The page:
Improving those end-of-year test scores

Courtesy of American Counseling Association

ALEXANDRIA, Va. – As the end of the school year approaches, most students will be facing a variety of end-of-year tests. Some of them will be routine course exams, while others may be state-mandated standardized tests. But regardless of the type of test, they all tend to increase anxiety and stress for students.

While it isn’t possible to remove all the anxiety, or to make test taking fun, there are things any student can do to make himself or herself feel less anxious and stressed out.

An important step is simply to be physically in good shape for test taking. A big test might not seem like an athletic event, but both have much in common. The test-taker needs to be well rested and well nourished to perform well.

The brain is not that different from one’s muscles. If a person is overtired, has skipped breakfast, or has been loading up on high-sugar junk foods, studies have shown that mental performance is going to suffer.

It’s also important to plan ahead for tests. Experts have found that last minute cramming seldom improves test grades, but often does a great job of increasing text anxiety.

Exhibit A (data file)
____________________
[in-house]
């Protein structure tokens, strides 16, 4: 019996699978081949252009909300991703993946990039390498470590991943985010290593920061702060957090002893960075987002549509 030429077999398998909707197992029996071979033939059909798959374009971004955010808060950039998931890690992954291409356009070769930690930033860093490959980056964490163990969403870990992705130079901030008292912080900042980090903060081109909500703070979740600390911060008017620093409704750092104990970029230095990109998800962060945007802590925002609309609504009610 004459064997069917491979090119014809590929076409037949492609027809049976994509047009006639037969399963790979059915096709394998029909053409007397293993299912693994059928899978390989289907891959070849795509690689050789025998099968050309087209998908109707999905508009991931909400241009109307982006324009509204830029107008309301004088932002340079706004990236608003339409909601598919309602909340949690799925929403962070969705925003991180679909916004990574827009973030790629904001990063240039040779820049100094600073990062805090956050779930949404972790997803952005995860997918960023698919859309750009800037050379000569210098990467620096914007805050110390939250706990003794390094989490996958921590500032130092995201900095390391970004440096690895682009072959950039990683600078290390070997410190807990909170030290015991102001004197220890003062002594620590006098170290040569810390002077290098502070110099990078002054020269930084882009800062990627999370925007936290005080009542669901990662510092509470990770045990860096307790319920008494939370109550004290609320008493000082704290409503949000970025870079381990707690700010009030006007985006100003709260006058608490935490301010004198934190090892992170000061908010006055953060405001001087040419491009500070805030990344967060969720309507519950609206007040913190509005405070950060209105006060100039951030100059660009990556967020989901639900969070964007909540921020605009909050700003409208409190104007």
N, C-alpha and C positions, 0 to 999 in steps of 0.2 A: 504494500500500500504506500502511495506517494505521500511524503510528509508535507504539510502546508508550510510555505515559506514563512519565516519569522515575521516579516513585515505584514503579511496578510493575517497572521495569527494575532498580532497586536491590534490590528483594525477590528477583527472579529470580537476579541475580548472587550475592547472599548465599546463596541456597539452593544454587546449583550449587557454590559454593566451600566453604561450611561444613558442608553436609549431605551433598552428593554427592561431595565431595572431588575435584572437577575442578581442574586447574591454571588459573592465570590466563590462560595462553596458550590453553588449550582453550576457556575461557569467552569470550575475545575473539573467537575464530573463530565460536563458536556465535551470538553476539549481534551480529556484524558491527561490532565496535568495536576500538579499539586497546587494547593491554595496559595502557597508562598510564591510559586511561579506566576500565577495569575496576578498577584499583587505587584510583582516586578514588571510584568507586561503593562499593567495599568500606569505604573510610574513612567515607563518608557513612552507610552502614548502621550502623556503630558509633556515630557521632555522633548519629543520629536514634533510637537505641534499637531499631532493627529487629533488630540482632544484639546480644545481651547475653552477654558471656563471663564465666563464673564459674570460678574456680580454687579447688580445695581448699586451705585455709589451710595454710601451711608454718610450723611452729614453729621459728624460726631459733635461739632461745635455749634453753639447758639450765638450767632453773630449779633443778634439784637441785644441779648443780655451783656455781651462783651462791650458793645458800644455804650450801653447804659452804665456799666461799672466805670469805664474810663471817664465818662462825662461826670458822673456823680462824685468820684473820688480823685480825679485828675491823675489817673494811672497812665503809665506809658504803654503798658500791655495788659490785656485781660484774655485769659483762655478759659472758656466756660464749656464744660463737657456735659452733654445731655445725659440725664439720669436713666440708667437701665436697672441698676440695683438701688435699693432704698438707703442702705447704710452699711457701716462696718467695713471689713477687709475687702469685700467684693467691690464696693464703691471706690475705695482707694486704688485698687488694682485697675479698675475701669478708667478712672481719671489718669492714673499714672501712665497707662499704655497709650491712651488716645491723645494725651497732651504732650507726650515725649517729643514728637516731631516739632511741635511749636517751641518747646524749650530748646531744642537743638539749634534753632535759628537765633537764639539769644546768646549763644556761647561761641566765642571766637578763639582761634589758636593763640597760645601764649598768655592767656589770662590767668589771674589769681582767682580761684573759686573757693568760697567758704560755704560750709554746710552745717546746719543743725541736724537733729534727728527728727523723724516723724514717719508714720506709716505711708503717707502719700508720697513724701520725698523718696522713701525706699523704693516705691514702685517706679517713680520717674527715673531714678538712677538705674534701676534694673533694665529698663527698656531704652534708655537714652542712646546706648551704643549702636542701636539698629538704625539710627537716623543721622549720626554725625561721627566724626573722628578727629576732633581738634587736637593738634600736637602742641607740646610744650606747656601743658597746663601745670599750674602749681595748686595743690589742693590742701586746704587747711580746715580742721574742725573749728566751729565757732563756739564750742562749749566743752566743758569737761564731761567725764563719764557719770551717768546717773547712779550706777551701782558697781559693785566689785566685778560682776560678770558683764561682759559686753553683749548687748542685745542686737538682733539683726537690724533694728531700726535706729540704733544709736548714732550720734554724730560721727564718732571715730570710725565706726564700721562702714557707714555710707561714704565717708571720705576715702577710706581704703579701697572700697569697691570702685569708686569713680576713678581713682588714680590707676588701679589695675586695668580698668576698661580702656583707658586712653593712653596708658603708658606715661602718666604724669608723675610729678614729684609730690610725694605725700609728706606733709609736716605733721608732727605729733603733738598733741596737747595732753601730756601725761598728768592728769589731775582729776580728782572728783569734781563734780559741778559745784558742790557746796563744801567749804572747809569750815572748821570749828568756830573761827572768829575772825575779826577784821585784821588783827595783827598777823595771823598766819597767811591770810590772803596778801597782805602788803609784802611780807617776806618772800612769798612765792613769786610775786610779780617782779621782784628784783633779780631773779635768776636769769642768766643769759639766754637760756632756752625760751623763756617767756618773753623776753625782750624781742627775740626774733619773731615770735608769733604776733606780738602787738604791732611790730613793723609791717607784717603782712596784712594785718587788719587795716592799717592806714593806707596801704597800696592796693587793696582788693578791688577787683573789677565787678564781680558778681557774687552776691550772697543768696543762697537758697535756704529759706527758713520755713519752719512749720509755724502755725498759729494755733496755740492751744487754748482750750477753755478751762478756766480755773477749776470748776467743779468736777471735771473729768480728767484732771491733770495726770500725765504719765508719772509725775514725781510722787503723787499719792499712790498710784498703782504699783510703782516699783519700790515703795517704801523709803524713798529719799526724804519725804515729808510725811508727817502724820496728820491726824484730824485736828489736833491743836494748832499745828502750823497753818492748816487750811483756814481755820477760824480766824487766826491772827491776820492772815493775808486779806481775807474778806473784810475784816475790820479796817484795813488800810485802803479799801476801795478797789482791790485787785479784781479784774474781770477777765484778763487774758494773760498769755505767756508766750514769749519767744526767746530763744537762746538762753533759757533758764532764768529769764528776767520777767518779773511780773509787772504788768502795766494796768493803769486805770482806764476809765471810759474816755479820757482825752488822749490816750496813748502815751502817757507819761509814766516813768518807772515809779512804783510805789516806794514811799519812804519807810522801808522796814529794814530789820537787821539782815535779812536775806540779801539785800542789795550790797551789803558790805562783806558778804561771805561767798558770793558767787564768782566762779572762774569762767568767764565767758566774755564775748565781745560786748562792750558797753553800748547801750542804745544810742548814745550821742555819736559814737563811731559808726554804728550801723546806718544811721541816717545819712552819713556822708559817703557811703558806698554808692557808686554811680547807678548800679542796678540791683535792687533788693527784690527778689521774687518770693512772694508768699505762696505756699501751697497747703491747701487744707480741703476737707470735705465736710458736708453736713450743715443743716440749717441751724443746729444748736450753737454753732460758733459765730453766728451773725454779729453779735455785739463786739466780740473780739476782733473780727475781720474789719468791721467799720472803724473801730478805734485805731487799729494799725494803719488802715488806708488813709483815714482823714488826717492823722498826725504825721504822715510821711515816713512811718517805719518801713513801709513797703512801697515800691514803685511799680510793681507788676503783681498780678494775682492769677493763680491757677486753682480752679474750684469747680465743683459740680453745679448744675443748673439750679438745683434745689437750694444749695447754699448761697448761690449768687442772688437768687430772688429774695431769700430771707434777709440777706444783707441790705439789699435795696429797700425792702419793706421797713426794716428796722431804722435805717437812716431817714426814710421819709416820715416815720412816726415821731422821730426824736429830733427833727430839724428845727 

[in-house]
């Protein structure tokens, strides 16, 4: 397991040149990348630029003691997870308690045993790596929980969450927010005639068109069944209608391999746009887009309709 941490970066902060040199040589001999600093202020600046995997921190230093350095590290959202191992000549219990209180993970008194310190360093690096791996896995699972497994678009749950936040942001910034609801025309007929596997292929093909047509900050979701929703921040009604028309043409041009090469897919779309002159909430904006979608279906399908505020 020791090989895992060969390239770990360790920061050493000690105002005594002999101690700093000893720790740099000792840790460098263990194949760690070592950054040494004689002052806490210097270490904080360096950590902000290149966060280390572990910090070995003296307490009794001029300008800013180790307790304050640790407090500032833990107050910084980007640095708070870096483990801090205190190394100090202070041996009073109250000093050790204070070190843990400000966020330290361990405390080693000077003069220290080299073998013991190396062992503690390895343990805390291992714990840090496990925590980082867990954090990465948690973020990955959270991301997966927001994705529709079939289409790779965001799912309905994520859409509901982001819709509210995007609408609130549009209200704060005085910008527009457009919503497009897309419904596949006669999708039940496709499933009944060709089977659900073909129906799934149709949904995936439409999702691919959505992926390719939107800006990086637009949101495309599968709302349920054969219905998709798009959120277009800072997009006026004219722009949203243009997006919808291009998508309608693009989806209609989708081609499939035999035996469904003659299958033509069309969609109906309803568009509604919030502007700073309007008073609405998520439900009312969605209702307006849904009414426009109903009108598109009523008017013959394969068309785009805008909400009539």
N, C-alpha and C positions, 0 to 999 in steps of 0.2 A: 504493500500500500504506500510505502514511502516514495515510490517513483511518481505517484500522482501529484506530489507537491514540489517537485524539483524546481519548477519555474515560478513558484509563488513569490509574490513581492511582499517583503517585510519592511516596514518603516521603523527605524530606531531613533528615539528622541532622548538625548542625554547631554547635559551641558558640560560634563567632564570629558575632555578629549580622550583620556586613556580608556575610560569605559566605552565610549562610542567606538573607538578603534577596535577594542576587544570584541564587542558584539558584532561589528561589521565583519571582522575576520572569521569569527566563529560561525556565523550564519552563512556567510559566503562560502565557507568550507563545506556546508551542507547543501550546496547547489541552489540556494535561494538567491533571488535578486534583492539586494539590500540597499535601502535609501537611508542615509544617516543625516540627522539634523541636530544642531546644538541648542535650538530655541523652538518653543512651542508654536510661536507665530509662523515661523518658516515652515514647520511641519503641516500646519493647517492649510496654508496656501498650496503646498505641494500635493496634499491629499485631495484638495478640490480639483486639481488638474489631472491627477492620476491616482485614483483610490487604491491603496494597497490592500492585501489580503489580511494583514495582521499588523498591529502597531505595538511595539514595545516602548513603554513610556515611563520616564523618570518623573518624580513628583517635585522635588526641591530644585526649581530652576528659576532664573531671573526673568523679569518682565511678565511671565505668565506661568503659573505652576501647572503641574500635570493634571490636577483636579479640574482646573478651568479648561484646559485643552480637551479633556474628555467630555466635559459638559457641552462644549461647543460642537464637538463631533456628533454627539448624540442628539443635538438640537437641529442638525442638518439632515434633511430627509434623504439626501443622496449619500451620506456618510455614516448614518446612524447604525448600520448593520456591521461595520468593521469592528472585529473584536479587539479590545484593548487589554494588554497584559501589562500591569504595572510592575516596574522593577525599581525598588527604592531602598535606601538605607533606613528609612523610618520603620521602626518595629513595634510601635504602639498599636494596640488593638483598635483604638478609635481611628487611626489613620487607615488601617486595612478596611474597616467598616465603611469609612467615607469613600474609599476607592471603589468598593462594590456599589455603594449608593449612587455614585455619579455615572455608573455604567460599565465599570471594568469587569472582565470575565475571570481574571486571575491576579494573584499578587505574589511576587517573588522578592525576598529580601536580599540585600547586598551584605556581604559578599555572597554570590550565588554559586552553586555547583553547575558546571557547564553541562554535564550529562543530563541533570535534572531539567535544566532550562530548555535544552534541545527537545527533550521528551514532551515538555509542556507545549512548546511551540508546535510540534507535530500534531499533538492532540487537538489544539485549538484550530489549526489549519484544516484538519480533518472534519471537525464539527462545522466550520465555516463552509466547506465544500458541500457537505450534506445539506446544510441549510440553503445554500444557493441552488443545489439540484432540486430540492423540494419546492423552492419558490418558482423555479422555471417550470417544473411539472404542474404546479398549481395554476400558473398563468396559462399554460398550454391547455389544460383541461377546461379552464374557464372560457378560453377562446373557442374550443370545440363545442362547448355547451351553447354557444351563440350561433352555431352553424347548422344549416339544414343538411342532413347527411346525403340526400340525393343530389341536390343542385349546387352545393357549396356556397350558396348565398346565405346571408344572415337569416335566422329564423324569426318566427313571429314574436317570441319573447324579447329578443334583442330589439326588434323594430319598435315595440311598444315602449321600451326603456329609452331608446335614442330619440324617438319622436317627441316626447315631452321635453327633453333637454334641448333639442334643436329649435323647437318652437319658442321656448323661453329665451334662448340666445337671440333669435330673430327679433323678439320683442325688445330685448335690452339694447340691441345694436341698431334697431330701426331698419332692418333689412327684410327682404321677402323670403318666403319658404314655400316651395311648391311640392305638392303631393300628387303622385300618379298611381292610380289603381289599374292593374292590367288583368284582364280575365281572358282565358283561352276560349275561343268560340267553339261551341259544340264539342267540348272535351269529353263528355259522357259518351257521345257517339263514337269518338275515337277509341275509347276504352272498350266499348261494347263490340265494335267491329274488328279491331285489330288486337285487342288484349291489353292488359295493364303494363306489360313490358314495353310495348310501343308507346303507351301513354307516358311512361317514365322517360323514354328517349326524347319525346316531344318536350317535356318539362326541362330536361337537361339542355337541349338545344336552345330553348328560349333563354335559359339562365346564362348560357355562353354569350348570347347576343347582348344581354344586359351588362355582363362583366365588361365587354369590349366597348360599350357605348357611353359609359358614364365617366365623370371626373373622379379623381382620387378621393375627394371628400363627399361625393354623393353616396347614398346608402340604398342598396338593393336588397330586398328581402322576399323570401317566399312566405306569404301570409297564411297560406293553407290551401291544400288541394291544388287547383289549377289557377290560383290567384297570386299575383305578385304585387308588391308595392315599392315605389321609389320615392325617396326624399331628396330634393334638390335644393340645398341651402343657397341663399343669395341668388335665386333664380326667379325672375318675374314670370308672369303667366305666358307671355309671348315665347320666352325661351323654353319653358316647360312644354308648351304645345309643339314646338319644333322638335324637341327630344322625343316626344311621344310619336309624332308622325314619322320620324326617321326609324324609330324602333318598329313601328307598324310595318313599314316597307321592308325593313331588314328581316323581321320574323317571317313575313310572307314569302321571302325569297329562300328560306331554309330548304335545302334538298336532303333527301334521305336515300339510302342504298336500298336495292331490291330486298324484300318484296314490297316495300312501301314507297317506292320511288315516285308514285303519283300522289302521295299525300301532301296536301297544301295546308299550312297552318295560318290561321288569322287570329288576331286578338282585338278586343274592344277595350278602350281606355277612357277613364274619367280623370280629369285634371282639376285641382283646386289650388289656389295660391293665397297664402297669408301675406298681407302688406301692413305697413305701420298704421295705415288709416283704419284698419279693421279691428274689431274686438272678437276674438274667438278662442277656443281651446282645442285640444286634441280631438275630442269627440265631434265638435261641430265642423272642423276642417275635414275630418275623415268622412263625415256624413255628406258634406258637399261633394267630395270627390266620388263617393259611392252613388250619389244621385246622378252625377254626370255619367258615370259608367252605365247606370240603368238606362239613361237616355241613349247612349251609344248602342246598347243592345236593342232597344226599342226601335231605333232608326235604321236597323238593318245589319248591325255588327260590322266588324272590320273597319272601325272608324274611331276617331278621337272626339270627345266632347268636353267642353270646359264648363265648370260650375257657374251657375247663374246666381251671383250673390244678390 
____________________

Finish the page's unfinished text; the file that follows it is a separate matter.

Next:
The best advice is to start studying for a test early, and to spread the preparation out over several days. It’s also smart to anticipate what will be on the test. No test covers everything about a subject. It helps to review class notes and important sections of the text book. If the teacher hands out a review guide or has a pre-test review class, that’s the material to focus on.

It also helps to be mentally prepared for the test. A first step there is simply to try some relaxation techniques as the test approaches. Practice relaxing by closing your eyes, taking several deep breaths and thinking positive thoughts about how well you’re going to do on the test. If you feel yourself getting tense during the exam, close your eyes again, take a few big breaths and focus on your posture and breathing before getting back to work.

Doing well on tests isn’t magic. It takes planning, studying and relaxing. But if doing all this still doesn’t help, you may suffer from moderate or severe test anxiety. In such cases, talk to the school counselor, or consider seeing an outside professional counselor for help in overcoming the problem.

“Counseling Corner” is provided by the American Counseling Association. Comments and questions to [email protected] or visit the ACA website at

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